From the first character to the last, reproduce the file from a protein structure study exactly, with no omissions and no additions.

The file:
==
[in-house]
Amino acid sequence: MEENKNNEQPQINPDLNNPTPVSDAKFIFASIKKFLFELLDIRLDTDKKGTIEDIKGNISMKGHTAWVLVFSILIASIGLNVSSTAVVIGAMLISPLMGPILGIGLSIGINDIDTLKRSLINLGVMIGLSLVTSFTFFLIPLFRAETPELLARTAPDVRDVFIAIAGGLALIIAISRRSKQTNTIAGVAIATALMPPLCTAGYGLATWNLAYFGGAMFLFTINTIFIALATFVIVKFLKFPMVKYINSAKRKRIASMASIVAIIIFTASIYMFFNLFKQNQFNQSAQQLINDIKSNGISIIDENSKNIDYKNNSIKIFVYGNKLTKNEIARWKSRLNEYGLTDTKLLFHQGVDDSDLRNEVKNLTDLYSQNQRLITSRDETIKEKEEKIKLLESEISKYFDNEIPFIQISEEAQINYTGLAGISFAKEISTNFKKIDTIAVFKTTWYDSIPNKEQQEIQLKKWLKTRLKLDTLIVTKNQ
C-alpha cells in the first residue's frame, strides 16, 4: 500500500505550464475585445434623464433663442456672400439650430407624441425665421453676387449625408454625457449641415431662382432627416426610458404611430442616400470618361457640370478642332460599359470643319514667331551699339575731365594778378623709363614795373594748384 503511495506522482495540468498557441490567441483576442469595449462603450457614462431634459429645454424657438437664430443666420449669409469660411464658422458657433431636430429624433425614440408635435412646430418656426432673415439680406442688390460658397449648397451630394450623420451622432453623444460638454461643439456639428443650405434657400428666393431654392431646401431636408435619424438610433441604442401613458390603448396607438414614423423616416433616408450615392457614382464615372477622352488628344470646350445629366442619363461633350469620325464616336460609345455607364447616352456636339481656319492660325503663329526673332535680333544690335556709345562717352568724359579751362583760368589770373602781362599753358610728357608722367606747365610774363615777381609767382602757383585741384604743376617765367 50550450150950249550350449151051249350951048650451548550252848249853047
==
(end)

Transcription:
[in-house]
Amino acid sequence: MEENKNNEQPQINPDLNNPTPVSDAKFIFASIKKFLFELLDIRLDTDKKGTIEDIKGNISMKGHTAWVLVFSILIASIGLNVSSTAVVIGAMLISPLMGPILGIGLSIGINDIDTLKRSLINLGVMIGLSLVTSFTFFLIPLFRAETPELLARTAPDVRDVFIAIAGGLALIIAISRRSKQTNTIAGVAIATALMPPLCTAGYGLATWNLAYFGGAMFLFTINTIFIALATFVIVKFLKFPMVKYINSAKRKRIASMASIVAIIIFTASIYMFFNLFKQNQFNQSAQQLINDIKSNGISIIDENSKNIDYKNNSIKIFVYGNKLTKNEIARWKSRLNEYGLTDTKLLFHQGVDDSDLRNEVKNLTDLYSQNQRLITSRDETIKEKEEKIKLLESEISKYFDNEIPFIQISEEAQINYTGLAGISFAKEISTNFKKIDTIAVFKTTWYDSIPNKEQQEIQLKKWLKTRLKLDTLIVTKNQ
C-alpha cells in the first residue's frame, strides 16, 4: 500500500505550464475585445434623464433663442456672400439650430407624441425665421453676387449625408454625457449641415431662382432627416426610458404611430442616400470618361457640370478642332460599359470643319514667331551699339575731365594778378623709363614795373594748384 503511495506522482495540468498557441490567441483576442469595449462603450457614462431634459429645454424657438437664430443666420449669409469660411464658422458657433431636430429624433425614440408635435412646430418656426432673415439680406442688390460658397449648397451630394450623420451622432453623444460638454461643439456639428443650405434657400428666393431654392431646401431636408435619424438610433441604442401613458390603448396607438414614423423616416433616408450615392457614382464615372477622352488628344470646350445629366442619363461633350469620325464616336460609345455607364447616352456636339481656319492660325503663329526673332535680333544690335556709345562717352568724359579751362583760368589770373602781362599753358610728357608722367606747365610774363615777381609767382602757383585741384604743376617765367 50550450150950249550350449151051249350951048650451548550252848249853047